Today in New York Weather History: July 10
This was the fourth day in a row with a low in the 50s (59°-56°-58°-56°). These readings were ten degrees cooler than average. The low on the 8th is a record that still stands. (By contrast, there were no readings in the 50s in July between 2010 and 2020.)
For the second day in a row, the temperature rose into the triple digits, similar to last year on the same two dates. This has yet to be repeated.
The high rose into the 90s for the fifth year in a row on this date. This streak would be equaled three other times: July 17, 1979-83; July 9, 1990-94 and July 7, 2010-14.
This was the fifth day in a row with highs in the 90s. Highs during the heat wave were: 91°, 93°, 96°, 93° and 92° (today).
Today was the fourth day in a row in the 90s. Highs during these days were: 92°, 92°, 95° and 90° (today).
This was the third day in a row with a high of 100°+. Today's high of 102° was a record for the date, and the hottest reading of the summer. This was just the second time the City experienced three days in a row with highs in triple digits (the first time was late in the summer of 1948).
Overcast skies, winds off the ocean and periods of drizzle kept the temperature in the 60s all day (high of 69°/low of 66°).
For the fourth day in a row we enjoyed clear skies, with the high temperature rising each day, starting with 78° on 7/7 (six degrees below average), then 84° on 7/8, 87° on 7/9, and 93° today (nine above average).
Tropical storm Fay moved quickly from North Carolina to the Jersey Shore, soaking New York with 2.54" of rain, with most of it pouring down between 1:30-4:30 PM. This amount was 1) a record for the date; 2) the greatest one-day rainfall since May 2018; and 3) the first measurable rain on this date since 2003. The temperature and dew point were in the 70s all day long, giving the air a decided tropical feel. (With a high of 77°, a streak of 21 days with highs of 80° or warmer was snapped, the longest such streak in four summers.) This was the fourth "F"-named tropical system to affect NYC since 1970, but it was the only one that didn't strike in September.
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Posted by: Wax | 07/10/2015 at 03:21 PM
this is the fourteenth year in a row in which no rain fell on this date. in fact, more rain fell on this date in 1970 alone (1.06") than in the past 47 years on this date combined (0.45"). on this date in all of the years since 1971 only 2003 had more than a tenth of an inch of rain (0.12"). all told, I wouldn't be surprised if July 10 is one of the least likely dates to see rain.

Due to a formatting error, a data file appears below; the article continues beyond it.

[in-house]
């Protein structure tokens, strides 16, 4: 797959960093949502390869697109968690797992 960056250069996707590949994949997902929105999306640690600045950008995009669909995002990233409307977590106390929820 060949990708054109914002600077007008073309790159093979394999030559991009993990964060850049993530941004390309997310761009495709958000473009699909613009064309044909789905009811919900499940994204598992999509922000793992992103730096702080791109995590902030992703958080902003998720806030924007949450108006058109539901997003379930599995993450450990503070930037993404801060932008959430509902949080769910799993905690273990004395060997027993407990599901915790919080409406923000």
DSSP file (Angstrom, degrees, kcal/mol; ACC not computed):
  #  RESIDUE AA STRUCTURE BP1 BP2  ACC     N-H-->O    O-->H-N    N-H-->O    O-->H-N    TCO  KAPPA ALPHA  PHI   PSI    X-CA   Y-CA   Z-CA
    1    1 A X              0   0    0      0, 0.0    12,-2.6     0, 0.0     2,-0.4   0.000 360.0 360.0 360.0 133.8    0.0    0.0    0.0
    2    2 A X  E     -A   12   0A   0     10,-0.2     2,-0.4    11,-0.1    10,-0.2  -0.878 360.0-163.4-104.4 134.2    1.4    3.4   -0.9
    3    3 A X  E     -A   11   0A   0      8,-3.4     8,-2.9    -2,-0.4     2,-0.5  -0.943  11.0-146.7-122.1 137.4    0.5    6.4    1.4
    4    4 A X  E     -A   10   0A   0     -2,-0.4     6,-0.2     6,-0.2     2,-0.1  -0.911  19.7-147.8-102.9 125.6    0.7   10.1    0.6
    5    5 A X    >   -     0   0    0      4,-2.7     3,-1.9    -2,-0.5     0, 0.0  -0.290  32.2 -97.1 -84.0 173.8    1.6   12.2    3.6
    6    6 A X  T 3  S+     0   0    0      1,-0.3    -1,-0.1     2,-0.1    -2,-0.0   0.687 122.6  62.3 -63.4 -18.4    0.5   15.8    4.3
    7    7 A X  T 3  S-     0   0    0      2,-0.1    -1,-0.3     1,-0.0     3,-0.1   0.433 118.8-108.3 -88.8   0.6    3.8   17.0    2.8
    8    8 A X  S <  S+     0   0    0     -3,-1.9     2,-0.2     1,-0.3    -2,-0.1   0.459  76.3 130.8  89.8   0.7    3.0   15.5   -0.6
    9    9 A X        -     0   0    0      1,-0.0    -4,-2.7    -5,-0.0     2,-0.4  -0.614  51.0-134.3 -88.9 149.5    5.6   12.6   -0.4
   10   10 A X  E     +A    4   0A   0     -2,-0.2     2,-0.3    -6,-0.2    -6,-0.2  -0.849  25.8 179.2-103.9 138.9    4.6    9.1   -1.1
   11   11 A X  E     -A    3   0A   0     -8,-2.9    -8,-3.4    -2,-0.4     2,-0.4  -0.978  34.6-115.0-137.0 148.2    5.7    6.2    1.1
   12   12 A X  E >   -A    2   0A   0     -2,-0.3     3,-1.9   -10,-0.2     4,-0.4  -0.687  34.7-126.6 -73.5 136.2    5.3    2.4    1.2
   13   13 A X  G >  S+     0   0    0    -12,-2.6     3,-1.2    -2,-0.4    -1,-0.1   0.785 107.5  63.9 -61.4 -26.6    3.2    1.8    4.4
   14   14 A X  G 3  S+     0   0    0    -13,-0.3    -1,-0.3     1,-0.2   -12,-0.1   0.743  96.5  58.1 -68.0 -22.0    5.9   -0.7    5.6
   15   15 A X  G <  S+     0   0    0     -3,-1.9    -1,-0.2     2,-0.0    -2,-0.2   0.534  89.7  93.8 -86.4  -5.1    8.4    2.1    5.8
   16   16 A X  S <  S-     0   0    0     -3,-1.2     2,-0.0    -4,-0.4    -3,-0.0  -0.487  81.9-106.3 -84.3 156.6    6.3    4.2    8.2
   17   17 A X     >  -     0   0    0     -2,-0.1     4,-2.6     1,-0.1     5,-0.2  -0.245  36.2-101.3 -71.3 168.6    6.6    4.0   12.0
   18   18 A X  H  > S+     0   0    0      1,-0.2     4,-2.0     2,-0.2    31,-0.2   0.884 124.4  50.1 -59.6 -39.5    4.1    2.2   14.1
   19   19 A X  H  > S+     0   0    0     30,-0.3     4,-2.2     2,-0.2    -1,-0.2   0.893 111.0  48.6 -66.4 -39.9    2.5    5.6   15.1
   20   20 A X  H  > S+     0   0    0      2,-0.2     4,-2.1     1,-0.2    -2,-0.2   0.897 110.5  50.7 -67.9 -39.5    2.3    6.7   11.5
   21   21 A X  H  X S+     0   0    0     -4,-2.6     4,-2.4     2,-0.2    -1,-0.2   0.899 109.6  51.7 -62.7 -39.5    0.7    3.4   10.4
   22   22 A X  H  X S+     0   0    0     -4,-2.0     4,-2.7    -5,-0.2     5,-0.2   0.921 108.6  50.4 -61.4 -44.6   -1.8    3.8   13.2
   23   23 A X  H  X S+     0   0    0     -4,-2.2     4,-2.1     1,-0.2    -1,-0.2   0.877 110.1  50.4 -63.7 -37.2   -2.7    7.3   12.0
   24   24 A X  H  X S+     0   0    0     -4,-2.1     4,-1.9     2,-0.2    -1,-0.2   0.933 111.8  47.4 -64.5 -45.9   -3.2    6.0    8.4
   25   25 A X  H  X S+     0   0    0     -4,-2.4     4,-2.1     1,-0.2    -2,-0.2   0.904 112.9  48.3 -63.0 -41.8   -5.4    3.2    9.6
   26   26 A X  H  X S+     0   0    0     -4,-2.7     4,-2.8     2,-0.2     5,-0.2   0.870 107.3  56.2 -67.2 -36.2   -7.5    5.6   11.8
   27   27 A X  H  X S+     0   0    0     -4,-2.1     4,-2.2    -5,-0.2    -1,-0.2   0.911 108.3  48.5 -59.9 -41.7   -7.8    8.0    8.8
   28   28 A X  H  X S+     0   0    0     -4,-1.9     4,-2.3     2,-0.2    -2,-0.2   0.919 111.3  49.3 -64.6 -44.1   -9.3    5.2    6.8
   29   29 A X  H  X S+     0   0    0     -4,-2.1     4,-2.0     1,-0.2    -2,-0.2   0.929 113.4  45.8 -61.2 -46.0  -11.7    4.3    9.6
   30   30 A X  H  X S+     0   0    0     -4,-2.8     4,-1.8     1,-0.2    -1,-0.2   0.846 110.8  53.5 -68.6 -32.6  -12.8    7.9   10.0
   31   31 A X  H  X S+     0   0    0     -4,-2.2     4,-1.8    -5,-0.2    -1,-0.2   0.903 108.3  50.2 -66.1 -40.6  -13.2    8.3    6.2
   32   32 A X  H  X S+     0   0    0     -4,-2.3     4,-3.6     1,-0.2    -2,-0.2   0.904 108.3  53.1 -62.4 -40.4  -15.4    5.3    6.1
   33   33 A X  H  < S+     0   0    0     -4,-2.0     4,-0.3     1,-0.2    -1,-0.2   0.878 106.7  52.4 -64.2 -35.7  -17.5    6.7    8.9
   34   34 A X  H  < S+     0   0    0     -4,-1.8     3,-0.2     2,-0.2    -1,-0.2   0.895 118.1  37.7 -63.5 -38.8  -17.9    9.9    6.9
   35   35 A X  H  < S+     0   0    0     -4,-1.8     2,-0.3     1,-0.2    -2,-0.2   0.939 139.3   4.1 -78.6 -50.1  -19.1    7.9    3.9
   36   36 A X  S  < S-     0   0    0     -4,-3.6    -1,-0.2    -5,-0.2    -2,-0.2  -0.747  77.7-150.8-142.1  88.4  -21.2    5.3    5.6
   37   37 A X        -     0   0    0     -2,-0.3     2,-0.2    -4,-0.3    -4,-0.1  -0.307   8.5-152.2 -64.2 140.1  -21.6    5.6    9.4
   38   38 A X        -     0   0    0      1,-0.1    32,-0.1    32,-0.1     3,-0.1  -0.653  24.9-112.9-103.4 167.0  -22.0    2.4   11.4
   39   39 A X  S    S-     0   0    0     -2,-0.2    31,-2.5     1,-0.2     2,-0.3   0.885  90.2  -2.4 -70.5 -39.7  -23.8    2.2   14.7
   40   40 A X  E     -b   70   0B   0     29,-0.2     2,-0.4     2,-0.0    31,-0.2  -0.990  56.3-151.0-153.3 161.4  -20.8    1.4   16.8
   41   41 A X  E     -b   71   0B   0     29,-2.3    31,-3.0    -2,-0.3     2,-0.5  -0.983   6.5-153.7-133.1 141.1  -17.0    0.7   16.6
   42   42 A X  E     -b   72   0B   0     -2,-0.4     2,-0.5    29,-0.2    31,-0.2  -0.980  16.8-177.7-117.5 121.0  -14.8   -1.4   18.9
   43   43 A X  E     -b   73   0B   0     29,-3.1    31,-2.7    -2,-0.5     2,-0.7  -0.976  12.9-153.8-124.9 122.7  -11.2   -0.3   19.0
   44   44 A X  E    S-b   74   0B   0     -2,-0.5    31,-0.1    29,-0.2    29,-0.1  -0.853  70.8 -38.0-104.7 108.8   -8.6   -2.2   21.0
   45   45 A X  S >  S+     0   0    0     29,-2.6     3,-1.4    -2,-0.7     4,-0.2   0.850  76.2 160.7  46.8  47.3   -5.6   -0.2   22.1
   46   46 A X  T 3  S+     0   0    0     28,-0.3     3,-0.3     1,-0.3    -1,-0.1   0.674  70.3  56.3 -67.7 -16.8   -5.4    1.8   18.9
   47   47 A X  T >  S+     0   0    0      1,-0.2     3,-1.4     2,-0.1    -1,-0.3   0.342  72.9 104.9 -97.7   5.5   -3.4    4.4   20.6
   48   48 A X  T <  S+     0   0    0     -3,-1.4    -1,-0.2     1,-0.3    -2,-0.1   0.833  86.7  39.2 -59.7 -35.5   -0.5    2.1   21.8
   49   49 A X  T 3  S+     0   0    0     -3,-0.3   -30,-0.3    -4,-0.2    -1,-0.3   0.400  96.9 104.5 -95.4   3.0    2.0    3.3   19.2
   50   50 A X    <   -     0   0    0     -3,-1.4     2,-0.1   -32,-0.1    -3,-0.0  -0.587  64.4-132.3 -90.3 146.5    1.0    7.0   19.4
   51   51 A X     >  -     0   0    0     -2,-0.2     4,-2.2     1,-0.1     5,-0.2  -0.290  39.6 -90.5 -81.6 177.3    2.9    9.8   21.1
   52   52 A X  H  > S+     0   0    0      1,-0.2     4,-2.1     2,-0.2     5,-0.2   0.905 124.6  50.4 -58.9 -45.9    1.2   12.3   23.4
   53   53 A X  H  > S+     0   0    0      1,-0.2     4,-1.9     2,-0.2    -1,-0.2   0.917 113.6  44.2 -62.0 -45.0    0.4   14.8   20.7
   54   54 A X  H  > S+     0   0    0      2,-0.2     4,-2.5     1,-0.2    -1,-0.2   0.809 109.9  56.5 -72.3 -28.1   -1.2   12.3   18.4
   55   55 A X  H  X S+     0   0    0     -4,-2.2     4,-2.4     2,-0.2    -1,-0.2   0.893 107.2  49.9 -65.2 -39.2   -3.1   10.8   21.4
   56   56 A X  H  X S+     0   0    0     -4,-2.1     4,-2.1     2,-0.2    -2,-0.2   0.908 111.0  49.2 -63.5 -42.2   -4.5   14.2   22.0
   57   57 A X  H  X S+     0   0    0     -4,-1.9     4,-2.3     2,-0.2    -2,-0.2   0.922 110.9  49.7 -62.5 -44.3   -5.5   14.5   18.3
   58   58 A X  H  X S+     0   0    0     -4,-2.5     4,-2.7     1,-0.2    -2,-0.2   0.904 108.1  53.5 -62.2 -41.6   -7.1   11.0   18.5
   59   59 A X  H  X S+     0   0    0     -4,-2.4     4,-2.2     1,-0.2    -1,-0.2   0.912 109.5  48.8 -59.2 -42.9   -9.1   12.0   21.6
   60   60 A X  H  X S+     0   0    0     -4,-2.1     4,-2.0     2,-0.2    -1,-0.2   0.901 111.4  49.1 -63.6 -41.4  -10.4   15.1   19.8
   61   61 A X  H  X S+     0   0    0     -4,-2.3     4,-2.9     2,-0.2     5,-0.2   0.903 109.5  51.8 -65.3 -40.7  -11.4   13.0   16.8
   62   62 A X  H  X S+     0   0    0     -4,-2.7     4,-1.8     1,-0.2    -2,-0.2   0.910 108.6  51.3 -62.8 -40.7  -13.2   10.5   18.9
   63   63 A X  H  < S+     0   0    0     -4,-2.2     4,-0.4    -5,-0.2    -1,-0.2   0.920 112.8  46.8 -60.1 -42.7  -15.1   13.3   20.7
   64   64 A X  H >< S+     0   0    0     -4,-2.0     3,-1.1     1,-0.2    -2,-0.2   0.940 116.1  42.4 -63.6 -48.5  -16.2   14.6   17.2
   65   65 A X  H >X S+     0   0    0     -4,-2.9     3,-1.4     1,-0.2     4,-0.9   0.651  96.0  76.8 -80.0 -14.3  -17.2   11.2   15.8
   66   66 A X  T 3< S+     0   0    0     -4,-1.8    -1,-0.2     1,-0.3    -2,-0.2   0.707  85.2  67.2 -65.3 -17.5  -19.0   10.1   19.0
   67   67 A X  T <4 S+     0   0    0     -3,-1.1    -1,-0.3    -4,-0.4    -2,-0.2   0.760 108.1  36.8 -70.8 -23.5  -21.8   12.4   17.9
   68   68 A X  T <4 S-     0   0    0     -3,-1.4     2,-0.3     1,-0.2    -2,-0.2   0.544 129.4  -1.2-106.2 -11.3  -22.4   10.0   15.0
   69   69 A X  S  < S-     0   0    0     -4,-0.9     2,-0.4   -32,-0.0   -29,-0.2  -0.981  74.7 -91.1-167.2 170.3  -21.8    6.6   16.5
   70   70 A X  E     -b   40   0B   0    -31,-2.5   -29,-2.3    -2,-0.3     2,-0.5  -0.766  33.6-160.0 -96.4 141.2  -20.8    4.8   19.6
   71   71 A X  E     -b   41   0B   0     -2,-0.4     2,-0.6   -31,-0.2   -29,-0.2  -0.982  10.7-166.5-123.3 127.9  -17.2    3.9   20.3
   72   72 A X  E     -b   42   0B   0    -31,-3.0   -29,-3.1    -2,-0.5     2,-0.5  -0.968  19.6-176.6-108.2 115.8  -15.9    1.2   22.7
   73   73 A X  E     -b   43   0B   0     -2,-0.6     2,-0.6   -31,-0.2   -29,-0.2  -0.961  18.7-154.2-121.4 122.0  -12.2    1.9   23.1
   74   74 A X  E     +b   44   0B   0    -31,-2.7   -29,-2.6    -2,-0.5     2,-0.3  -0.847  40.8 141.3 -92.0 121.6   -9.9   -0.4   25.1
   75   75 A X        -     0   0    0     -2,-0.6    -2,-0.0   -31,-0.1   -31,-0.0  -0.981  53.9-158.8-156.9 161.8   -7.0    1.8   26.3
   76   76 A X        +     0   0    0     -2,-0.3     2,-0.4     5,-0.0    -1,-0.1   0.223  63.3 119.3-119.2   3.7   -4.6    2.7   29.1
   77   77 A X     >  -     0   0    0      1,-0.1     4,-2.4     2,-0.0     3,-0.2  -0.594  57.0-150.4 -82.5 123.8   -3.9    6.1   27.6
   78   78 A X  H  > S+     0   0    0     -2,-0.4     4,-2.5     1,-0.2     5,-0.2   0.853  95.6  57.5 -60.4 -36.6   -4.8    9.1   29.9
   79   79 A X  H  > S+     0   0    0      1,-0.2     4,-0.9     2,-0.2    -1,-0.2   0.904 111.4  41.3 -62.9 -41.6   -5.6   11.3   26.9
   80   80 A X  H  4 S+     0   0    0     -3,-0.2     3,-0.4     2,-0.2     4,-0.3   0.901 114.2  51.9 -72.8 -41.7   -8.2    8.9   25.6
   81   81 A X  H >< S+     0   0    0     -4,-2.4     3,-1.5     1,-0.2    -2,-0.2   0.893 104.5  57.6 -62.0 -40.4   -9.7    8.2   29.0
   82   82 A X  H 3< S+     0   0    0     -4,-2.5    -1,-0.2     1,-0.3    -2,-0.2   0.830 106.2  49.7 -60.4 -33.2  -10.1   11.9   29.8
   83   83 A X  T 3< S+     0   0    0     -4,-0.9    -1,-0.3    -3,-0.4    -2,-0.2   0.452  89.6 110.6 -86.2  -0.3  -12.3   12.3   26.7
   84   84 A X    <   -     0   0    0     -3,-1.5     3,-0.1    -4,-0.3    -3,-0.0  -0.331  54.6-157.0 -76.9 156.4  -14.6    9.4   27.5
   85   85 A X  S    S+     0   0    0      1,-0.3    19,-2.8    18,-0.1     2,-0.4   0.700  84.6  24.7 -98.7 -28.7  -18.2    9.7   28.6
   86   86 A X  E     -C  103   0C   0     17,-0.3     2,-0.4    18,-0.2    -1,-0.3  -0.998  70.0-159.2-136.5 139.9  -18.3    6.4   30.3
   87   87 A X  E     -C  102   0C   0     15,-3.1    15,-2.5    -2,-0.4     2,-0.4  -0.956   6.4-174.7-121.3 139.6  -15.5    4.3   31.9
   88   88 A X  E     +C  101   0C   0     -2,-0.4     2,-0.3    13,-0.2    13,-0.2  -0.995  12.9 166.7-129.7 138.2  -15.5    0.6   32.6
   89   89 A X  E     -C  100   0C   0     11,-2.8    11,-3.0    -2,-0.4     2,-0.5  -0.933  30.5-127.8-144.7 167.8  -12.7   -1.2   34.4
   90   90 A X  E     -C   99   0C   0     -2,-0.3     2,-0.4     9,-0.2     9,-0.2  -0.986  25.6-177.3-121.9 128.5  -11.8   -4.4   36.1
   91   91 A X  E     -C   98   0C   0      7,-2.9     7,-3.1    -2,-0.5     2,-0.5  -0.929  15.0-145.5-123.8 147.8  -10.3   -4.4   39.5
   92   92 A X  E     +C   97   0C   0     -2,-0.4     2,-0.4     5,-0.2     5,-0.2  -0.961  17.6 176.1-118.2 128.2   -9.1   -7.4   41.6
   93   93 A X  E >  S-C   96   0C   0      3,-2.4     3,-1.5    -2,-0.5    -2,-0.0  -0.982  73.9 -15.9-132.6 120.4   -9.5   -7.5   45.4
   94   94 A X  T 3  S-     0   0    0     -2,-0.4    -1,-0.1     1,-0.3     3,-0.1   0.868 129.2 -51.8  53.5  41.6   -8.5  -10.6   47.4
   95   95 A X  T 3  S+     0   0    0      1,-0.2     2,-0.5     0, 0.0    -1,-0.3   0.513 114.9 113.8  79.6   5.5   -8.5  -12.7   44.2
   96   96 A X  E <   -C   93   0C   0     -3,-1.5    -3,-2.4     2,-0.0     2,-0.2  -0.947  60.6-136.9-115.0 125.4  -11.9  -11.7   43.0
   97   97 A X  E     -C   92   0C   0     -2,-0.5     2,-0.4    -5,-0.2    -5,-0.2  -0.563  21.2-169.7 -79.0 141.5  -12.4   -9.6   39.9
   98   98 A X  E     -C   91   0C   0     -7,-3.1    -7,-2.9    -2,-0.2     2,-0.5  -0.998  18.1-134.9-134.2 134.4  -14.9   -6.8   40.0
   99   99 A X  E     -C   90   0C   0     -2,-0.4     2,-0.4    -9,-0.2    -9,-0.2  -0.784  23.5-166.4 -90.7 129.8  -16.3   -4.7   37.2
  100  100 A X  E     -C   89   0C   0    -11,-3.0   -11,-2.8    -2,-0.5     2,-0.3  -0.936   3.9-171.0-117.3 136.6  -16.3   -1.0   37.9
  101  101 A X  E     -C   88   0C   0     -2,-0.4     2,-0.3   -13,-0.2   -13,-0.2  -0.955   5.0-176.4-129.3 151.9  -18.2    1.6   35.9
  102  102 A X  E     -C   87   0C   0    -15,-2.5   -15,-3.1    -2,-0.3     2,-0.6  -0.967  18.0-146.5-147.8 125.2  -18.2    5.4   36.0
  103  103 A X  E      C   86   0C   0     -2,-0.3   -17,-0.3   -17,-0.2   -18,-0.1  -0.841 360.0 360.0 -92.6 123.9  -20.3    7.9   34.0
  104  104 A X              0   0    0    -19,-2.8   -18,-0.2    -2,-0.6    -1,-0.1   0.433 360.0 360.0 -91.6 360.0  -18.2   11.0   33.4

Posted by: William | 07/10/2017 at 09:31 AM
Yes, 7/10 is one of the dates least likely to see precipitation. Since 1960 rain has fallen 11 times on this date, which is just one year more than the following five dates: 2/9, 8/30, 9/7, 9/11 and 10/6. And four other dates are tied with 7/10: 2/9, 9/5, 9/6 and 10/29. This information is based on measurable precipitation that's fallen thru 2016.
Posted by: Rob | 07/11/2017 at 11:08 AM
in 2015, this was the first of a record setting sixty-two consecutive days with highs of 80° or warmer. this streak was book-ended with highs of 79° on July ninth and on September tenth.
Posted by: William | 10/15/2018 at 10:40 PM
2019 - just 0.06" of rain fell in the first ten days of the month. only eleven other Julys have had 0.06" or less rain in the first ten days, most recently in 2010 (when 0.02" fell) and in 1968 (when 0.04" fell).
Posted by: William | 07/10/2019 at 10:15 AM
It's funny that in one of your comments to this you mention 10/29 (my birthday!) as one of the dates least likely to see precip because (especially amazing for the time of year!) it has SNOWED 4 times on that date, three of which were 2000 or later (1952, 2000, 2002, 2011......all were a trace of snow except the last one, but we all know about the storm on 10/29/2011 :)).
Also (though a lot more famous for wind and storm surge than rain), it is the date of Hurricane Sandy (in 2012). Isn't it ironic, don't you think?
Posted by: Harry Mandel | 07/11/2019 at 09:53 AM
In the Northeast the summer of 2020 was very dry, with notably long periods of drought especially in June and September. The paths of TS Fay and a few other storms in July and August were responsible for temporarily relieving the drought in the mid-Atlantic but mostly missing the more seriously parched New England.
I remember my family’s disappointment in Fay. My sister has a job in southern New Jersey, and the rest of my family lives in Litchfield County, CT (and I went up to my family in early March hoping to have an easier time during the pandemic). On July 10, Fay directly flooded New Jersey so much that my sister had a hard time driving around the standing water on the roads. In the evening, my family in CT was anticipating the storm, but all we had were a few light showers that didn’t do much at all. Normally this would be a relief, but this time it was a horrible bust because we needed rain so badly. The lawns browned out in the summer heat.
Posted by: Henry | 07/10/2021 at 10:22 PM